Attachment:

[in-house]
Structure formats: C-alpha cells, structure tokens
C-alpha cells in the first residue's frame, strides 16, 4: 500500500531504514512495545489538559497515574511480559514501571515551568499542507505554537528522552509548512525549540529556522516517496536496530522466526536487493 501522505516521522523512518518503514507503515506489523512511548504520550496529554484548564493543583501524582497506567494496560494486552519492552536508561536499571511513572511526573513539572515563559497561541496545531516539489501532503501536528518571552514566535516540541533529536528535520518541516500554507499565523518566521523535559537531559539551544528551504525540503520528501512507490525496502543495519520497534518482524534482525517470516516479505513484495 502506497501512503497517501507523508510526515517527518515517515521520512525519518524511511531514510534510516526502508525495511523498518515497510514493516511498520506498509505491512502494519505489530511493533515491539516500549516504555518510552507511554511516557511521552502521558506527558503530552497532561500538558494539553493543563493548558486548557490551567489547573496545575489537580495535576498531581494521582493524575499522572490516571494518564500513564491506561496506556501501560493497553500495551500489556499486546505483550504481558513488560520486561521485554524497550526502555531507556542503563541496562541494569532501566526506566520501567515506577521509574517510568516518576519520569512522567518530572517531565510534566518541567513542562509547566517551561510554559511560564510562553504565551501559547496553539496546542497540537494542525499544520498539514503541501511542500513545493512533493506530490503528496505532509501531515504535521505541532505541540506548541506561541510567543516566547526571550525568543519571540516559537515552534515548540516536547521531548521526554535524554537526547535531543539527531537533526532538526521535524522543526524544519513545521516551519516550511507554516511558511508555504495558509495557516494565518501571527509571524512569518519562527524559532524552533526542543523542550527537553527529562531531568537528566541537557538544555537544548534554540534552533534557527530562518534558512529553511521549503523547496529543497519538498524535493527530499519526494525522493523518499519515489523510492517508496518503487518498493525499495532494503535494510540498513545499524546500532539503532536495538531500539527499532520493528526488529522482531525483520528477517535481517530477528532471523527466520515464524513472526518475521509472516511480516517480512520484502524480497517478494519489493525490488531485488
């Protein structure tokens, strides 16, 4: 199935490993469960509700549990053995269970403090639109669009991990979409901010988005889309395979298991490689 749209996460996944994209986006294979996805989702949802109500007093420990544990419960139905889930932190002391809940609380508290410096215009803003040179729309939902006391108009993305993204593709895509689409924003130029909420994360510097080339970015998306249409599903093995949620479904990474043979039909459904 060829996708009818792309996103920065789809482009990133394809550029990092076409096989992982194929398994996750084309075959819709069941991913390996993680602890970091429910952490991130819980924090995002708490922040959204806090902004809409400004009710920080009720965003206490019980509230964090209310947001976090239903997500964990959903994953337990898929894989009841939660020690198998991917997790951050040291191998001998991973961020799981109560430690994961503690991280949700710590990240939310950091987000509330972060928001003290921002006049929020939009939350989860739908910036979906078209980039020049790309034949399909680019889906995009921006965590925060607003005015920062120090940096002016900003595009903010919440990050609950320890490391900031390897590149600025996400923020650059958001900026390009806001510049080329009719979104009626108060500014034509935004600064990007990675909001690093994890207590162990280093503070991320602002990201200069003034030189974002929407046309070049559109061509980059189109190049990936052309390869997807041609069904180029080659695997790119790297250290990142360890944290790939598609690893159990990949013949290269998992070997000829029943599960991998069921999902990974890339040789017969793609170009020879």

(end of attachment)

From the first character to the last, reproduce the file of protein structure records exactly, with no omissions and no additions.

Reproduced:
[in-house]
Structure formats: C-alpha cells, structure tokens
C-alpha cells in the first residue's frame, strides 16, 4: 500500500531504514512495545489538559497515574511480559514501571515551568499542507505554537528522552509548512525549540529556522516517496536496530522466526536487493 501522505516521522523512518518503514507503515506489523512511548504520550496529554484548564493543583501524582497506567494496560494486552519492552536508561536499571511513572511526573513539572515563559497561541496545531516539489501532503501536528518571552514566535516540541533529536528535520518541516500554507499565523518566521523535559537531559539551544528551504525540503520528501512507490525496502543495519520497534518482524534482525517470516516479505513484495 502506497501512503497517501507523508510526515517527518515517515521520512525519518524511511531514510534510516526502508525495511523498518515497510514493516511498520506498509505491512502494519505489530511493533515491539516500549516504555518510552507511554511516557511521552502521558506527558503530552497532561500538558494539553493543563493548558486548557490551567489547573496545575489537580495535576498531581494521582493524575499522572490516571494518564500513564491506561496506556501501560493497553500495551500489556499486546505483550504481558513488560520486561521485554524497550526502555531507556542503563541496562541494569532501566526506566520501567515506577521509574517510568516518576519520569512522567518530572517531565510534566518541567513542562509547566517551561510554559511560564510562553504565551501559547496553539496546542497540537494542525499544520498539514503541501511542500513545493512533493506530490503528496505532509501531515504535521505541532505541540506548541506561541510567543516566547526571550525568543519571540516559537515552534515548540516536547521531548521526554535524554537526547535531543539527531537533526532538526521535524522543526524544519513545521516551519516550511507554516511558511508555504495558509495557516494565518501571527509571524512569518519562527524559532524552533526542543523542550527537553527529562531531568537528566541537557538544555537544548534554540534552533534557527530562518534558512529553511521549503523547496529543497519538498524535493527530499519526494525522493523518499519515489523510492517508496518503487518498493525499495532494503535494510540498513545499524546500532539503532536495538531500539527499532520493528526488529522482531525483520528477517535481517530477528532471523527466520515464524513472526518475521509472516511480516517480512520484502524480497517478494519489493525490488531485488
């Protein structure tokens, strides 16, 4: 199935490993469960509700549990053995269970403090639109669009991990979409901010988005889309395979298991490689 749209996460996944994209986006294979996805989702949802109500007093420990544990419960139905889930932190002391809940609380508290410096215009803003040179729309939902006391108009993305993204593709895509689409924003130029909420994360510097080339970015998306249409599903093995949620479904990474043979039909459904 060829996708009818792309996103920065789809482009990133394809550029990092076409096989992982194929398994996750084309075959819709069941991913390996993680602890970091429910952490991130819980924090995002708490922040959204806090902004809409400004009710920080009720965003206490019980509230964090209310947001976090239903997500964990959903994953337990898929894989009841939660020690198998991917997790951050040291191998001998991973961020799981109560430690994961503690991280949700710590990240939310950091987000509330972060928001003290921002006049929020939009939350989860739908910036979906078209980039020049790309034949399909680019889906995009921006965590925060607003005015920062120090940096002016900003595009903010919440990050609950320890490391900031390897590149600025996400923020650059958001900026390009806001510049080329009719979104009626108060500014034509935004600064990007990675909001690093994890207590162990280093503070991320602002990201200069003034030189974002929407046309070049559109061509980059189109190049990936052309390869997807041609069904180029080659695997790119790297250290990142360890944290790939598609690893159990990949013949290269998992070997000829029943599960991998069921999902990974890339040789017969793609170009020879």